GAGNON v. TURGEON

271 A.2d 634 (1970) | Cited 6 times | Supreme Judicial Court of Maine | December 8, 1970

Lionel Gagnon had a valid contract with Geneva Haskell and Edith Haskell for the purchase of their property in Westbrook. Doctor Turgeon tortiously induced a breach of that contract. On April 29, 1964, Gagnon instituted a complaint for preliminary and permanent injunction against both Haskells and defendant Turgeon and prayed for judgment of specific performance against defendants Haskell. No claim for money damages was asserted in this suit.

A temporary restraining order was issued on motion. All the defendants filed answers. Hearing was had on the complaint and on September 22, 1964, a Single Justice of the Supreme Judicial Court sitting in the Superior Court enjoined Turgeon from undertaking any action for the purpose of receiving from the Haskells their real estate located at the intersection of Bridge Street and Pierce Street in Westbrook and ordering specific performance of the contract to sell by the Haskells. No appeal was taken from this judgment.

On March 16, 1965, plaintiff Gagnon filed a complaint against Turgeon alleging malicious interference by Turgeon with the contractual relationship which existed between Gagnon and the Haskells as a result of the purchase and sale agreement litigated in 1964. The complaint sought judgment against the defendant for the sum of $2,500.00 general damages and $2,500.00 punitive damages.

By agreement the complaint was referred to a Referee. Finding was for the defendant. The Referee's report was offered for acceptance and after hearing, the Superior Court Justice who heard the motion refused to accept it. Instead he ordered judgment for the plaintiff and referred the cause to the Referee to determine the plaintiff's damage.

This action resulted in a finding by the Referee of damages in the sum of $287.74. His report was accepted by the Justice of the Superior Court on motion. Appeal was seasonably taken by plaintiff, based on a claim error was made by the Referee and perpetuated by the Presiding Justice, in disallowing $2,000.00 damages. Such sum represented the amount of counsel fees paid by Gagnon in prosecuting the action against Haskells and Turgeon, seeking injunctive relief and specific performance.

No appeal was taken by the defendant from the entry of judgment against him in the sum of $287.74.

We must deny the appeal.

It is now well established in Maine when one, for the indirect purpose of benefiting himself at the expense of the plaintiff, induces a third party by fraud or intimidation to breach a contract with the plaintiff, he is liable in damages for such injuries as naturally result therefrom. Perkins v. Pendleton, 90 Me. 166, 38 A. 96. See also: Taylor v. Pratt, 135 Me. 282, 195 A. 205.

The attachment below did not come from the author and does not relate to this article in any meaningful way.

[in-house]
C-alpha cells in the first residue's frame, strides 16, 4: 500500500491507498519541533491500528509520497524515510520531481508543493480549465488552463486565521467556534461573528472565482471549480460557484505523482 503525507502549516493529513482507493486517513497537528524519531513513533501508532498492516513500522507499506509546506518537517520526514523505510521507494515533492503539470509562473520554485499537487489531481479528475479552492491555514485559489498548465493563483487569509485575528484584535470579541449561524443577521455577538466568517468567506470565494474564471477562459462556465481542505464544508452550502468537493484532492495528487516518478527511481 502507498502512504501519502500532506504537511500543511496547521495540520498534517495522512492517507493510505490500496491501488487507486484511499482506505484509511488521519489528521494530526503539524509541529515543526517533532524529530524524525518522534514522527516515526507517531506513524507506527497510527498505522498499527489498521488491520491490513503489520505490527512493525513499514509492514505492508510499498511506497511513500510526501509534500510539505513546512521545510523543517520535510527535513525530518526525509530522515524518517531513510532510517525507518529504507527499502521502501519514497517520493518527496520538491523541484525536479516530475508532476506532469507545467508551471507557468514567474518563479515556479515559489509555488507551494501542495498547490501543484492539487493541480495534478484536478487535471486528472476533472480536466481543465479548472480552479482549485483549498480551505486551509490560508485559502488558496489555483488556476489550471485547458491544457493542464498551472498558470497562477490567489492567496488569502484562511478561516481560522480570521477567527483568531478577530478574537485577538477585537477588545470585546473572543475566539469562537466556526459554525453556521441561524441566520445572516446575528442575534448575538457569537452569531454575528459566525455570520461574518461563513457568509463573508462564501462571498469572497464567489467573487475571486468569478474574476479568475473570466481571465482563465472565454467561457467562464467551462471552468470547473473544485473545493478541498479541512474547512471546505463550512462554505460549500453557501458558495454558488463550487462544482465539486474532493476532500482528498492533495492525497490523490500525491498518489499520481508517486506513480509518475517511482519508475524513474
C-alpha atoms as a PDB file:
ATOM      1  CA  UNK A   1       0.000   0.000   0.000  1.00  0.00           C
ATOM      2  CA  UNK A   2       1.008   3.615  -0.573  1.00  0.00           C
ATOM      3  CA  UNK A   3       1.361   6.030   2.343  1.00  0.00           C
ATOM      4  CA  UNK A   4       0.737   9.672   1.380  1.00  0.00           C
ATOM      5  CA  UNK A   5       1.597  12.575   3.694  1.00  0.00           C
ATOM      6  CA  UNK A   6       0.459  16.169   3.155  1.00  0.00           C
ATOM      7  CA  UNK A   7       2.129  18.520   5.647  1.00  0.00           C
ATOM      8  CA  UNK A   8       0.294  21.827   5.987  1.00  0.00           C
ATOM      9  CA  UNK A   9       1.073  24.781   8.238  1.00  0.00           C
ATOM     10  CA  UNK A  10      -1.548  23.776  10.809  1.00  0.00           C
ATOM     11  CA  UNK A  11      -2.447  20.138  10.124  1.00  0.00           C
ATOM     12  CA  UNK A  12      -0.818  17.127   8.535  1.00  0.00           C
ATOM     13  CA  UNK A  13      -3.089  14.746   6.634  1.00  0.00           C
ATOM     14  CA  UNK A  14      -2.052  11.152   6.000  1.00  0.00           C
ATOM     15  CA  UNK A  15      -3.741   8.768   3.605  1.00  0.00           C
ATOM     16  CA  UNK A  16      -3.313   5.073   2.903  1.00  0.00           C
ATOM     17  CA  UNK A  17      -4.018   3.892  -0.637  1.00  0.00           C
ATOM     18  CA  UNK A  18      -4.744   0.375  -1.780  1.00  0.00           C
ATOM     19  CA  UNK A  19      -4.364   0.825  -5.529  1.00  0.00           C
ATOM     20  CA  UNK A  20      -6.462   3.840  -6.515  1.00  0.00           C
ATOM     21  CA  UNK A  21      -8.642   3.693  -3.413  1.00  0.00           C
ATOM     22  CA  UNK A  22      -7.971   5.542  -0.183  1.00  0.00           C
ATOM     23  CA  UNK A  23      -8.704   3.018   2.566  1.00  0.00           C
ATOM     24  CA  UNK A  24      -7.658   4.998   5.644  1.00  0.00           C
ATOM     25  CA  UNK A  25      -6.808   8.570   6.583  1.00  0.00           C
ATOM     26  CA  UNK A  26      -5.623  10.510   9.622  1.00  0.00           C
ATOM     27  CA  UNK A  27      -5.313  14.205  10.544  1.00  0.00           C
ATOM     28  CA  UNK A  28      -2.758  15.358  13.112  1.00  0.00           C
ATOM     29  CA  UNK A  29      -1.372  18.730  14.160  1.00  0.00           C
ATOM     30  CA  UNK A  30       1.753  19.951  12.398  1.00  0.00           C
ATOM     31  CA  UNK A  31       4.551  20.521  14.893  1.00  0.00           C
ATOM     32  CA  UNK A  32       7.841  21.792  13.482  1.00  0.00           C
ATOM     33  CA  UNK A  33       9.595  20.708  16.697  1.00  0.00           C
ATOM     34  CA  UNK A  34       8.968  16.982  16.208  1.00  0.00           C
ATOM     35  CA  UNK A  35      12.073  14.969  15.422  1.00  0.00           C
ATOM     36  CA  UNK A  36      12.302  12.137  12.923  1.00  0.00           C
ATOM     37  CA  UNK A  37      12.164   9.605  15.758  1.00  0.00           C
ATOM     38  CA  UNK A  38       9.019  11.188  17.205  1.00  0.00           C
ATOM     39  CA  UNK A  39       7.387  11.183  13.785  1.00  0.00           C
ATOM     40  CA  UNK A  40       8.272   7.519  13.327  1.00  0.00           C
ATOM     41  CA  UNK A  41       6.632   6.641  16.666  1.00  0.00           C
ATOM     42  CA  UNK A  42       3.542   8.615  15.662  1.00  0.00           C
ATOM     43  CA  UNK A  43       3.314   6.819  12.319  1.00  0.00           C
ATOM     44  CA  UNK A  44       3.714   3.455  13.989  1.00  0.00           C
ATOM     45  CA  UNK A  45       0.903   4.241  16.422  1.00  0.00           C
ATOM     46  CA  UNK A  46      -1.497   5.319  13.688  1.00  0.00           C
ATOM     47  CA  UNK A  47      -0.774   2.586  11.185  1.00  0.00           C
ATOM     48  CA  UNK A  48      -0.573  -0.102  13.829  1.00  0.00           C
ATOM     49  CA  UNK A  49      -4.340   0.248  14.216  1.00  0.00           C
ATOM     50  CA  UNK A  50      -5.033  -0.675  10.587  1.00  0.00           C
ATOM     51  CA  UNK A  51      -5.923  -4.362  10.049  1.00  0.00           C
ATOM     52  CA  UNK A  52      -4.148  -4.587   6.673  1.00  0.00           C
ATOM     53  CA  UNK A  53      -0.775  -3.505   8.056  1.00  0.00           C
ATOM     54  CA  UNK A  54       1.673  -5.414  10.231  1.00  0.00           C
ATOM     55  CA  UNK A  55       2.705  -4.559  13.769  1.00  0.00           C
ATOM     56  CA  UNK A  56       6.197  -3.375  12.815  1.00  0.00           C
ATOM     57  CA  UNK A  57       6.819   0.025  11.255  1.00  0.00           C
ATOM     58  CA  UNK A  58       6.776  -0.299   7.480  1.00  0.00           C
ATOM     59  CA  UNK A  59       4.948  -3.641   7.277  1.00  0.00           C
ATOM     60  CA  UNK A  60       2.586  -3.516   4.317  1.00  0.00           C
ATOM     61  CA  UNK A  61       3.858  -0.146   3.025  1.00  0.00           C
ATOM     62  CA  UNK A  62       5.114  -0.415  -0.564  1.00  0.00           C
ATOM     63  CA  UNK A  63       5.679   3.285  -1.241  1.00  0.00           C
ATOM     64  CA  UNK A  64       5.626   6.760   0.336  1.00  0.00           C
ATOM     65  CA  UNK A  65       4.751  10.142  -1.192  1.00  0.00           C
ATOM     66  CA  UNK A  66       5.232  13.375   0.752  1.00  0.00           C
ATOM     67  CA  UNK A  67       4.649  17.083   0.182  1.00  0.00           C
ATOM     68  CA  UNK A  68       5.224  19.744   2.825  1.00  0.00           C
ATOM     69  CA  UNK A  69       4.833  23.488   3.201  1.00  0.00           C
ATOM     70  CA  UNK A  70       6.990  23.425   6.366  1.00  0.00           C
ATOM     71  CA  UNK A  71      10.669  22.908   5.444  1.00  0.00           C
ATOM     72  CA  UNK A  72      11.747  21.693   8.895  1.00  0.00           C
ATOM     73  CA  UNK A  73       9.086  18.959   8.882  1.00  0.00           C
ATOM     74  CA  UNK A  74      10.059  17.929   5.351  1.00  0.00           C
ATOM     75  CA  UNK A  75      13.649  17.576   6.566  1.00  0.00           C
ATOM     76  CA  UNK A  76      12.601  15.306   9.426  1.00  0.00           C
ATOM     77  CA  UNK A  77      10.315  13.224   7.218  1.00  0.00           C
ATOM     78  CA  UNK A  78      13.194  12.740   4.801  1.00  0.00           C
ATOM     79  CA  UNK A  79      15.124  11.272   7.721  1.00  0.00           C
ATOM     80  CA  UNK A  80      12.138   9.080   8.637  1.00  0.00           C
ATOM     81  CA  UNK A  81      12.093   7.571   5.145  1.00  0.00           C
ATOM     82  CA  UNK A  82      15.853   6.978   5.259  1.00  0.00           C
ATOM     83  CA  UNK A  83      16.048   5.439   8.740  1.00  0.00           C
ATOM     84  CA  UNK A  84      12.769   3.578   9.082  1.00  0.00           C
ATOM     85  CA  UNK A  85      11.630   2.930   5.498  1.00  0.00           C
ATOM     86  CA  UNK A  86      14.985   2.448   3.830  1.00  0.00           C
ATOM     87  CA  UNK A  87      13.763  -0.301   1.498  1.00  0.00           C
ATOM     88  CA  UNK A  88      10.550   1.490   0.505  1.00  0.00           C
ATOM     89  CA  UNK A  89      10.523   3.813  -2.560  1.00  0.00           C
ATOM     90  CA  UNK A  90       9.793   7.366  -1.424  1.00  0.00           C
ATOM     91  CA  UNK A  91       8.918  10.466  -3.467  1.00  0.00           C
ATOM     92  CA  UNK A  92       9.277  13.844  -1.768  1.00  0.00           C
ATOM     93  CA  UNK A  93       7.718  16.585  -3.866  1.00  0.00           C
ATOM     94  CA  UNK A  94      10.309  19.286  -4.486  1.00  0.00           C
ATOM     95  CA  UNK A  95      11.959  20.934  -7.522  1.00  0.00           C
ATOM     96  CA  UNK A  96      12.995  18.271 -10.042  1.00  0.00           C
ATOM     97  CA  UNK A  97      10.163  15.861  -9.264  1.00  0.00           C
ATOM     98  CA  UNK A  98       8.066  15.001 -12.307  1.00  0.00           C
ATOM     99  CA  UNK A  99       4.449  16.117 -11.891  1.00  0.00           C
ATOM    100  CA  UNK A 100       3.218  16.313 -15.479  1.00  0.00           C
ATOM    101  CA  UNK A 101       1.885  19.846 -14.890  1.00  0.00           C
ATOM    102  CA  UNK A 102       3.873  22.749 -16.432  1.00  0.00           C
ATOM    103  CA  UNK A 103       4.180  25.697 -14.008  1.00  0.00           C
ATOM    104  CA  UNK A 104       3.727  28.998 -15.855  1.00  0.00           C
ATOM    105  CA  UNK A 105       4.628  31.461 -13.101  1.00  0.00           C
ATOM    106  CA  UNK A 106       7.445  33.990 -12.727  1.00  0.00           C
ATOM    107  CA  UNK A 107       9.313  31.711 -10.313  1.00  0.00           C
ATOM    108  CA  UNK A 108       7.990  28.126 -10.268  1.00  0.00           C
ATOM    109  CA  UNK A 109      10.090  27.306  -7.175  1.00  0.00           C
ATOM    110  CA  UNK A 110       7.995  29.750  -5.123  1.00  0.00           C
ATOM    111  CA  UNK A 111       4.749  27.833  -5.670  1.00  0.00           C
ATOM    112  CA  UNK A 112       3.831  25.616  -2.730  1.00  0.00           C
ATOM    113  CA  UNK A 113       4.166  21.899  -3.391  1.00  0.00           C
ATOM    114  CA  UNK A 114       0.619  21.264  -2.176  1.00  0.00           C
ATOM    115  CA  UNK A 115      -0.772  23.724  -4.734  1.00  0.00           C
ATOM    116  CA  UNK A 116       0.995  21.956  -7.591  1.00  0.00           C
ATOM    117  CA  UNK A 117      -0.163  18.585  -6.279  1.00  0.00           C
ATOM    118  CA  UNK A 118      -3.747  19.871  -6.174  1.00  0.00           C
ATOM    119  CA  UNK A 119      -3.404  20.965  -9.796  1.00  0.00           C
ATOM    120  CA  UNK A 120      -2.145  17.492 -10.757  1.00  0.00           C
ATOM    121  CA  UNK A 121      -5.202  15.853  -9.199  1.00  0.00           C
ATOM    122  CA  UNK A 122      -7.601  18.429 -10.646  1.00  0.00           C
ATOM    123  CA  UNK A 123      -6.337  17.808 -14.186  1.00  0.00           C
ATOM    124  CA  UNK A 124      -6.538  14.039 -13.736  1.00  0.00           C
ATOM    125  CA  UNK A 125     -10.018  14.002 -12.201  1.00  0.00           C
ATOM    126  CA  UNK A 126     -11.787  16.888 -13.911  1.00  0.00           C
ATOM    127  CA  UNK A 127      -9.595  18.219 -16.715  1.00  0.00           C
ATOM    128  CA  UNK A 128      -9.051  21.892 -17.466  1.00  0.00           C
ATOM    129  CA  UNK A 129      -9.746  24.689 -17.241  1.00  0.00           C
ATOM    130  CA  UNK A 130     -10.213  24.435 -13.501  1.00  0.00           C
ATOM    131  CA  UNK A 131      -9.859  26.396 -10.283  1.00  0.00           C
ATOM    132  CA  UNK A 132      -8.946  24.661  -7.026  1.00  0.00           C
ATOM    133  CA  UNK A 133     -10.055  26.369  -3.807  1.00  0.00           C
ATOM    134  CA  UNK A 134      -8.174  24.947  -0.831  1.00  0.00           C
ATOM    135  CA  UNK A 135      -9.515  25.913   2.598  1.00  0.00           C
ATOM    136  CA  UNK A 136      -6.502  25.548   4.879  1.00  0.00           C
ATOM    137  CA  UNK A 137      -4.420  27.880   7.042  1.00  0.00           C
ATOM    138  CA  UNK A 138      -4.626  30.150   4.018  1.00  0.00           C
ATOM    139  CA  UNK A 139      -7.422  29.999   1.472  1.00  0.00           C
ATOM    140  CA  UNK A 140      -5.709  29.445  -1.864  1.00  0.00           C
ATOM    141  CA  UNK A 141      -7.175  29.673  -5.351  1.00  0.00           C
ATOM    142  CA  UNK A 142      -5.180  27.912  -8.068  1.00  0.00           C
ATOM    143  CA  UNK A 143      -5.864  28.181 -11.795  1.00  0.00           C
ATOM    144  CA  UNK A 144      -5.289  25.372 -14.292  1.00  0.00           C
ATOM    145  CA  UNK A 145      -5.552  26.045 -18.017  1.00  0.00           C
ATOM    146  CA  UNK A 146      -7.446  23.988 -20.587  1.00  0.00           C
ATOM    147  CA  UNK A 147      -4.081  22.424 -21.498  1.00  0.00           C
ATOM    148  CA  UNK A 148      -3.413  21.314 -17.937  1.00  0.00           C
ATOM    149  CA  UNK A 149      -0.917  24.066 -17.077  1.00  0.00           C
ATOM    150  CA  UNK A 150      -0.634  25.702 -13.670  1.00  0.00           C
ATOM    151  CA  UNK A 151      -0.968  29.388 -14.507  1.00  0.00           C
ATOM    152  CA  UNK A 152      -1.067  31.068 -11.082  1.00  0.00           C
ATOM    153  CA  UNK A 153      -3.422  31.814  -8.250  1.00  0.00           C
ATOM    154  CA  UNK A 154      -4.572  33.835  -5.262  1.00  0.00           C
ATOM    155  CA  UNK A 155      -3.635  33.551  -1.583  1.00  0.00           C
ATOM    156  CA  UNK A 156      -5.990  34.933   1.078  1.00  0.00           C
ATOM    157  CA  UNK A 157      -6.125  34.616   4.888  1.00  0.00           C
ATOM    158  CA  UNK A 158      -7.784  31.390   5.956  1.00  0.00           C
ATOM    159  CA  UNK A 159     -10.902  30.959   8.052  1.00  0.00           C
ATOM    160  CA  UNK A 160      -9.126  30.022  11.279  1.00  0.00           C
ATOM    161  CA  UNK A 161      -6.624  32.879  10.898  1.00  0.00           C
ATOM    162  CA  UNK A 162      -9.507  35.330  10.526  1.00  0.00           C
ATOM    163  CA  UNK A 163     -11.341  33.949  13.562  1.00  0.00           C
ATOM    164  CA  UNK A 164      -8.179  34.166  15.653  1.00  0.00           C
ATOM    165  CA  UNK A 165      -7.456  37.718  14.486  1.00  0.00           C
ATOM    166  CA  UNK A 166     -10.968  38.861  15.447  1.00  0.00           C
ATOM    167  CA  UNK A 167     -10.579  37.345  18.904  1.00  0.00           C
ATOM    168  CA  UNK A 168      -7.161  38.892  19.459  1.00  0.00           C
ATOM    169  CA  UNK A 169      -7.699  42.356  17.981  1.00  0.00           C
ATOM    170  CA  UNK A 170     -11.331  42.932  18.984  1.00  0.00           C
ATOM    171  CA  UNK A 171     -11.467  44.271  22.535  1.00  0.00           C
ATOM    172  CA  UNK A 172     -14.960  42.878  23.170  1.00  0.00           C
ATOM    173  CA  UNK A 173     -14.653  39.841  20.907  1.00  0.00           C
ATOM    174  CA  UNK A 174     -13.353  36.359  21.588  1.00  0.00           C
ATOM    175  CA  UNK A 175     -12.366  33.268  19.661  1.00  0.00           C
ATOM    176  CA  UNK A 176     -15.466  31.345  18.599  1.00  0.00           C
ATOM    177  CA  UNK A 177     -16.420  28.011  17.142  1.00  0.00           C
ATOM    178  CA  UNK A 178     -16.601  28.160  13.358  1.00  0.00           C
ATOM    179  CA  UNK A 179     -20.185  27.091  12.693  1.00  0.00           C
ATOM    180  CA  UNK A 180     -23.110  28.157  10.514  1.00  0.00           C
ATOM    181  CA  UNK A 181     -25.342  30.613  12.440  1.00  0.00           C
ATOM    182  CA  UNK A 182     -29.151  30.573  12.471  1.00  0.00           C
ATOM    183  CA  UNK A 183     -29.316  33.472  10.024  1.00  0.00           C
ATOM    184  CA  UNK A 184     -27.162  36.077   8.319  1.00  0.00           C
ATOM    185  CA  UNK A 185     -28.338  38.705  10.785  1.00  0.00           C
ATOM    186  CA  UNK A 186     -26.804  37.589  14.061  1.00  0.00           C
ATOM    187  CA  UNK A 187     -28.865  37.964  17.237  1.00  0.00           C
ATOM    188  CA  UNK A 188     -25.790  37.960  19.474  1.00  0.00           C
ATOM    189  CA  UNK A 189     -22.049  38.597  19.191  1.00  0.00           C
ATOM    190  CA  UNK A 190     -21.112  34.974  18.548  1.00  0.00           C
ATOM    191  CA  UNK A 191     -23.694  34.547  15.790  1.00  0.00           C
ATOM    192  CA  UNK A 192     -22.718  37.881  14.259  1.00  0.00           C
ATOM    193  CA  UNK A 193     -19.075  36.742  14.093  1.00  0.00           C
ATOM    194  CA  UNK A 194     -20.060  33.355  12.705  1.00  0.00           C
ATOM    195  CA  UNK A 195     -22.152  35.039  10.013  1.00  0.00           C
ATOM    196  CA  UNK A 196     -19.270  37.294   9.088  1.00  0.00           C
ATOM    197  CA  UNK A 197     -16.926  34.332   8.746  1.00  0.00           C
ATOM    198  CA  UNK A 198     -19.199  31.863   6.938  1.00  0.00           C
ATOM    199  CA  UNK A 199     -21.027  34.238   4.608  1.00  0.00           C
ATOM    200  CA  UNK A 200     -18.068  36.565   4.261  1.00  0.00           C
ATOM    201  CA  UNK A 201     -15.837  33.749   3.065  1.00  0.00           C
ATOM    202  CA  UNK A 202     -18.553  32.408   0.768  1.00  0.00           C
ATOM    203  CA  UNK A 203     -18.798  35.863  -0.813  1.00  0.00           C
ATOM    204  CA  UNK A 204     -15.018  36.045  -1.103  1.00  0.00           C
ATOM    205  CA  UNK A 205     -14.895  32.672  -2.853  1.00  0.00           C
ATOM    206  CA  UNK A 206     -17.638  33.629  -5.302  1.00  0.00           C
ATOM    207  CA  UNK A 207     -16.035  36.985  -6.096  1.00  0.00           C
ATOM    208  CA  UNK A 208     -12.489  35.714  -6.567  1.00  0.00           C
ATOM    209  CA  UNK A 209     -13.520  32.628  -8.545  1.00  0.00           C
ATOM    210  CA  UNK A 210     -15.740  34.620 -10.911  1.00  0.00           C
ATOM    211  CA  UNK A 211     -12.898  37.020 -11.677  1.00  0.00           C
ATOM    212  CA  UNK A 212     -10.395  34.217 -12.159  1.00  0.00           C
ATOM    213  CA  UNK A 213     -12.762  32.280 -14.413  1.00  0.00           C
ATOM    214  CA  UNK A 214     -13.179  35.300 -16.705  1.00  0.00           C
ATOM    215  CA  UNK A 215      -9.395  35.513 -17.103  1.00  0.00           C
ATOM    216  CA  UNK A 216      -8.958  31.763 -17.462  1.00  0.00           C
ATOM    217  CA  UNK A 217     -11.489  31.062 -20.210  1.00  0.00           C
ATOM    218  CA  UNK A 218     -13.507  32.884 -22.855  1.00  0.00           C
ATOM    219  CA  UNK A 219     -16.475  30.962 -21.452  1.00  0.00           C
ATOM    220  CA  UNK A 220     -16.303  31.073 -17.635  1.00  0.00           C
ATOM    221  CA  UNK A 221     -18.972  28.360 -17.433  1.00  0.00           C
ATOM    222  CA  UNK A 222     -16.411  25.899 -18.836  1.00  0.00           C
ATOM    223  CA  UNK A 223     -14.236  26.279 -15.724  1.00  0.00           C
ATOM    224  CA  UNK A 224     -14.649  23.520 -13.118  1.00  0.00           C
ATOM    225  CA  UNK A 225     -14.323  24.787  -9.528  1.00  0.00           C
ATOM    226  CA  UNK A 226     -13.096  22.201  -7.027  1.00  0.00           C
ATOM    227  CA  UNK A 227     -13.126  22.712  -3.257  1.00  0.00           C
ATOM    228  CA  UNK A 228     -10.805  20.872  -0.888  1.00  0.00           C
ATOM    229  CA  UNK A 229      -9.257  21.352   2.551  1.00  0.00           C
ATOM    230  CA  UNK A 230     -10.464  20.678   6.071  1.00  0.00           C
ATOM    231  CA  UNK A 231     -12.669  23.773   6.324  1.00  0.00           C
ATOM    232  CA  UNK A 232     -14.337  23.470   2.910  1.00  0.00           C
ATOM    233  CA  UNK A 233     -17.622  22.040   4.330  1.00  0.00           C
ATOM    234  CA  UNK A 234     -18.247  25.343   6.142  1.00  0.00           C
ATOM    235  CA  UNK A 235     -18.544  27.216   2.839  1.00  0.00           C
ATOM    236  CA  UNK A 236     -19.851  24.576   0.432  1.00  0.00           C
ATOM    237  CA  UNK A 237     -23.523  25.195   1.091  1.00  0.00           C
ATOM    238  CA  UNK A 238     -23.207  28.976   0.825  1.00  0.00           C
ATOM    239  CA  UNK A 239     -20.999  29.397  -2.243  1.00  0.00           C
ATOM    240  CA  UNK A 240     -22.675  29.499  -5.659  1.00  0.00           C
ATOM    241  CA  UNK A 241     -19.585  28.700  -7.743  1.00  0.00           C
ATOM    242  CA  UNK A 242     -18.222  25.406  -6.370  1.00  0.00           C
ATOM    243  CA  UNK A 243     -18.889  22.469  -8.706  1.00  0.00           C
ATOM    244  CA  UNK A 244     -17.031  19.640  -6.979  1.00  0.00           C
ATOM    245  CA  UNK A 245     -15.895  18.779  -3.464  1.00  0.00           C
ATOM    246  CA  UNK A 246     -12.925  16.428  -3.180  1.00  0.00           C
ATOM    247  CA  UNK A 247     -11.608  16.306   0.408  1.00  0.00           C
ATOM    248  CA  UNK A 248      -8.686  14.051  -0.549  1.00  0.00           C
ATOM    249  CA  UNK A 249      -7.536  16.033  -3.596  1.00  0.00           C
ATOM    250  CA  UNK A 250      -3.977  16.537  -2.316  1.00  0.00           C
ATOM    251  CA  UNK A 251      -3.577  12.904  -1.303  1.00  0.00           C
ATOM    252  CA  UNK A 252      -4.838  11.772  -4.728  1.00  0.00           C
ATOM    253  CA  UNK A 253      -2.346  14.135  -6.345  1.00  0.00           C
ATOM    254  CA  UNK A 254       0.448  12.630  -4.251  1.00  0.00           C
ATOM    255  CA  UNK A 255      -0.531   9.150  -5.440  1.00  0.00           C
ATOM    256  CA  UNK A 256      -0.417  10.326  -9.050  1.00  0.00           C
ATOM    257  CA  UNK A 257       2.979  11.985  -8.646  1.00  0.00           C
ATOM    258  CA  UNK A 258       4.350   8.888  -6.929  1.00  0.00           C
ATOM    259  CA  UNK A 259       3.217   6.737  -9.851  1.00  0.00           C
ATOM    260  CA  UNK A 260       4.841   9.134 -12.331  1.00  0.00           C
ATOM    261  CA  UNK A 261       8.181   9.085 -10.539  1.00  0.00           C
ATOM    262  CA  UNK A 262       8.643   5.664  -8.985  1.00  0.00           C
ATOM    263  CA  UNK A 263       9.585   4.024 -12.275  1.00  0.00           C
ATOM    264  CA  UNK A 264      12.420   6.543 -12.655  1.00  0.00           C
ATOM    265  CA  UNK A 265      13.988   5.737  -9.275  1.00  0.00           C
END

By a judgment, from which no appeal was taken, it was determined this defendant committed that tort.

As the author of such tortious conduct he is liable for all such damages as are the natural and probable consequences of his act. The damages for which he is answerable, of course, are limited to those which are recognized in law.

Where the wrongful act of a defendant has involved the plaintiff in litigation with others, or placed him in such relation to others as makes it necessary for him to incur expense to protect his interest, such costs and expenses, including attorneys' fees, must be treated as the legal consequence of a wrongful action and may be recovered as damages.1 Turner v. Zip Motors, Inc., (1954) 245 Iowa 1091, 65 N.W.2d 427, 45 A.L.R.2d 1174. Stiles v. Municipal Council of Lowell, 233 Mass. 174, 123 N.E. 615.

But the rule does not apply to attorneys' fees incurred in litigation between the plaintiff and the defendant,2 Seaboard Surety Company v. Permacrete Construction Co., (C.C.A. 3 Pa.), 221 F.2d 366, Tarnowski v. Resop, 236 Minn. 33, 51 N.W.2d 801, or persons in privy to the contract agreement or events through which the litigation arises. Armstrong Construction Co. v. Thomson, 64 Wn.2d 191, 390 P.2d 976.3

In the instant case the attorneys' fees incurred by the plaintiff were the result of litigation instituted against the Haskells for specific performance of a contract of sale, and Turgeon, this defendant, for injunctive relief. Such fees, then, are not recognized in law as compensable damage. The referee was correct in so deciding. The Single Justice properly accepted his report.

The entry must be,

Appeal denied.

WEBBER, J., did not sit.

MARDEN, J., sat at argument but retired before decision.

1. This is also the rule of Restatement, Torts § 914.

2. An excellent statement of the rationale for the rule is found in Osborn v. Moore, 12 La.Ann. 714, where it is said:

"The very nature of judicial proceedings presupposes that suitors will be put to some trouble in defending and prosecuting suits, but as a general rule these damages are, in the eyes of the law, supposed to be covered by the taxed costs. It is desirable that courts of justice should be open to all men, and that suitors should not be deferred from pursuing their rights through fear that they should be compelled to pay for the loss of time of their adversary, nor from using, in good faith, the process of the court and the means of redress prescribed by law, through apprehensions that they should be mulct in vindictive damages, if, from any unforeseen cause, they should fail in their action."

See also Kolka v. Jones, 6 N.D. 461, 71 N.W. 558.

3. See 4 A.L.R.3d 261 with annotation commencing at 270 for collection of cases relating to attorneys' fees as damages.

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